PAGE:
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The GOP’s bet against chocolate chip cookies

Republicans gamble big on eventual unpopularity of COVID-19 law

The entirety of Kevin McCarthy’s House GOP Conference voted against the latest COVID-19 relief package, as did every Republican senator.
The entirety of Kevin McCarthy’s House GOP Conference voted against the latest COVID-19 relief package, as did every Republican senator. (Bill Clark/CQ Roll Call)

Congressional Republicans have chosen one heck of a wedge issue: the immensely popular $1.9 trillion COVID-19 relief package signed into law on Thursday by President Joe Biden.

The GOP had its reasons for unanimously opposing the measure, to the tune of 49 Senate Republicans and 210 House Republicans.

There was the philosophical reason: It spends too much money. And there was the procedural reason: that Democrats, who narrowly control the House and Senate, didn’t bring them to the negotiating table.

But man, people like this law.

Polling by the Pew Research Center, Economist/YouGov, CBS News and Morning Consult all show support in the 70-plus percentage range, including majority support among Republicans. That’s, like, chocolate chip cookie popular.

Maybe Republicans are hoping to trash the law enough that those numbers come down in time to be politically advantageous come the 2022 midterms. But that is a huge gamble. Consider that the last time the GOP went all in dumping on a law, it was the Affordable Care Act.

That 2010 law, nowhere near as popular at its enactment as this latest COVID-19 relief measure, only became more popular over the years, as its benefits slowly kicked in.

By the time the GOP had unified control of Congress and the White House in 2017, lawmakers couldn’t muster a simple majority to repeal the law through the budget reconciliation process that allowed them to bypass a Senate filibuster.

Now consider that one of the more visible benefits of the relief package could start showing up in people’s bank accounts within days: direct payments of up to $1,400. That will be popular, because people like money.

You know what else will be popular? Neighborhood restaurants staying in business. A $28.6 billion grant program for independent restaurants and bars is tucked into the package.

“I am deeply grateful to the [Independent Restaurant Coalition], our congressional champions, and the White House for fighting for jobs like mine,” Pilar Garcia, former general manager of Woodfired Cantina in St. Paul, Minn., said in a release sent out by the IRC. “Thanks to the American Rescue Plan, countless servers, bussers, hosts, managers, chefs, and porters will not be sent to the unemployment line. These grants will lift up the entire restaurant community, and the impact of saving jobs will ripple throughout our national economy.”

That part was so popular that Sen. Roger Wicker, R-Miss., who voted “no” on the bill, touted it on Twitter. Wicker co-sponsored legislation to set up such a grant program, but he still voted against the bill. That’s a crack in the GOP armor that showed up within hours of final passage on Wednesday.

You know who else likes it? Local governments. A typical line of attack from Republicans is that the package is a “Pelosi payout” or some such thing, as if the only local government to get help is San Francisco, Speaker Nancy Pelosi’s district. But the National Coalition of Counties, which represents 40,000 elected officials (they aren’t all Democrats), says the package is a lifeline.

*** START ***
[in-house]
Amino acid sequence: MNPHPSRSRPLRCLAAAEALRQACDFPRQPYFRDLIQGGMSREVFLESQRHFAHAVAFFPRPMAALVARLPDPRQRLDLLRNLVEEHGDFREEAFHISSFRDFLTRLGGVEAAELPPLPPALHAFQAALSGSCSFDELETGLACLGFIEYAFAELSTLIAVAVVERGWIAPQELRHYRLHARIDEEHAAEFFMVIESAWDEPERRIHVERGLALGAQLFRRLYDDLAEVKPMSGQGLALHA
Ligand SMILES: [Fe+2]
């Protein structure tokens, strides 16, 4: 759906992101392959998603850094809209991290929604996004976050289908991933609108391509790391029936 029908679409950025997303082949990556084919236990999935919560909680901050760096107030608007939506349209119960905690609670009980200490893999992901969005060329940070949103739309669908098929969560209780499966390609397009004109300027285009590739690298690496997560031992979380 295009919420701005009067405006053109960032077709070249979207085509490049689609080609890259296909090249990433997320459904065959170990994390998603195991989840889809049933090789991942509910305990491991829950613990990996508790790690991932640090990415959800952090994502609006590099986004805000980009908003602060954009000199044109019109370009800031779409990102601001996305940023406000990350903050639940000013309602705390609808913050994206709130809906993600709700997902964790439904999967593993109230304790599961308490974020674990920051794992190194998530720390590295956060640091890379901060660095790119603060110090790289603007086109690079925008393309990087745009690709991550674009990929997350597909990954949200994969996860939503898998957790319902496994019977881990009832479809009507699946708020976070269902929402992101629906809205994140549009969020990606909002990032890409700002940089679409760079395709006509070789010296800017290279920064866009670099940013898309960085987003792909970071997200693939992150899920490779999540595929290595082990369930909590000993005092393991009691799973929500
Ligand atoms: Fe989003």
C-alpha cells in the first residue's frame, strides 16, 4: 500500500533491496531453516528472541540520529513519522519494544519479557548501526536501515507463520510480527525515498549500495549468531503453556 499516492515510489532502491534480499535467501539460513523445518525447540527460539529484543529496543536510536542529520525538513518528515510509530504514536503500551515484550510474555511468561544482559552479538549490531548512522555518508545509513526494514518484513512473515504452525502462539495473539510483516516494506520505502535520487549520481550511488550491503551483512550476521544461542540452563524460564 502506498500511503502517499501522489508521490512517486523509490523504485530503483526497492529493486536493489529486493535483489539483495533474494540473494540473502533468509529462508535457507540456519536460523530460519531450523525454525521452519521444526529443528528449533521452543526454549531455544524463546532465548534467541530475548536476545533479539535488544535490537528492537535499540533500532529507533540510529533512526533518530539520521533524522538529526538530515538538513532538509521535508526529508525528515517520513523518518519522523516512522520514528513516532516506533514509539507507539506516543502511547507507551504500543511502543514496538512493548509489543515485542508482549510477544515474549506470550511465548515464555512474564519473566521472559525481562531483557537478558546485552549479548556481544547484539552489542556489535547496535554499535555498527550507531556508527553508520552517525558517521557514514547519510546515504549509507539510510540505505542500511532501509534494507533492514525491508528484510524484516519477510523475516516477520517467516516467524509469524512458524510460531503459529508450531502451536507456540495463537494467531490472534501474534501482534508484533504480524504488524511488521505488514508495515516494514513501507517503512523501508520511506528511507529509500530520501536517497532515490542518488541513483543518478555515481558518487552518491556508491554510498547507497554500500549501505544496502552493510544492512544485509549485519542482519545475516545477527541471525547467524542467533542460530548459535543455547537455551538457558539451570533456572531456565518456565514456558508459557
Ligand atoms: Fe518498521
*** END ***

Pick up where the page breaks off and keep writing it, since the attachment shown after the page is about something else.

“While counties face record demand for essential services, we have shed jobs at rates far outpacing the rest of the economy. Even as the nation’s economy inches toward recovery, one in every 10 jobs yet to be recovered is from our local governments. The American Rescue Plan advances us on the road to recovery, honors our frontline heroes, and equips us to help end the pandemic and drive economic recovery,” coalition executive director Matthew Chase said in a statement.

Translation? Cops, firefighters, ambulance drivers don’t have to worry about pink slips.

Who else likes this legislation? The stock market, for one. The Dow Jones Industrial Average spiked after House passage, to more than 32,000.

How about the travel industry? Shortly after the House sent the measure to Biden, American Airlines CEO Doug Parker and President Robert Isom sent a notice to their employees, specifically the 13,000 who had been given imminent furlough notices last month: “Those are happily canceled — you can tear them up!” United Airlines quickly followed suit and canceled another 14,000 imminent layoffs.

Parker and Isom added in their letter: “If you see your local Congressional representative on a flight, be sure to thank her or him for their work this past year and for recognizing the noble work you all do every day.”

So, are the Republicans who voted against this installment going to correct the grateful folks who do so and tell them they had nothing to do with this?

Maybe they’ll split hairs. Something along the lines of: “Well, you can thank me for the first few bills we passed last year, but just not this last one, because, you see, the Democrats used reconciliation, which is this fast-track process that subverts the hallowed tradition of the filibuster, and Nancy Pelosi and Chuck Schumer hurt my feelings and weren’t bipartisan, and Joe Biden promised to unify us, and it wasn’t all that necessary to begin with, because there are some unspent funds, you see, in these accounts in the Treasury Department.”


In politics, one of the most applicable axioms is, if you’re explaining, you’re losing. Here’s another one, especially applicable when people are tearing up furlough notices and cashing checks: Money talks. BS walks.

Jason Dick is the deputy editor of CQ Roll Call.

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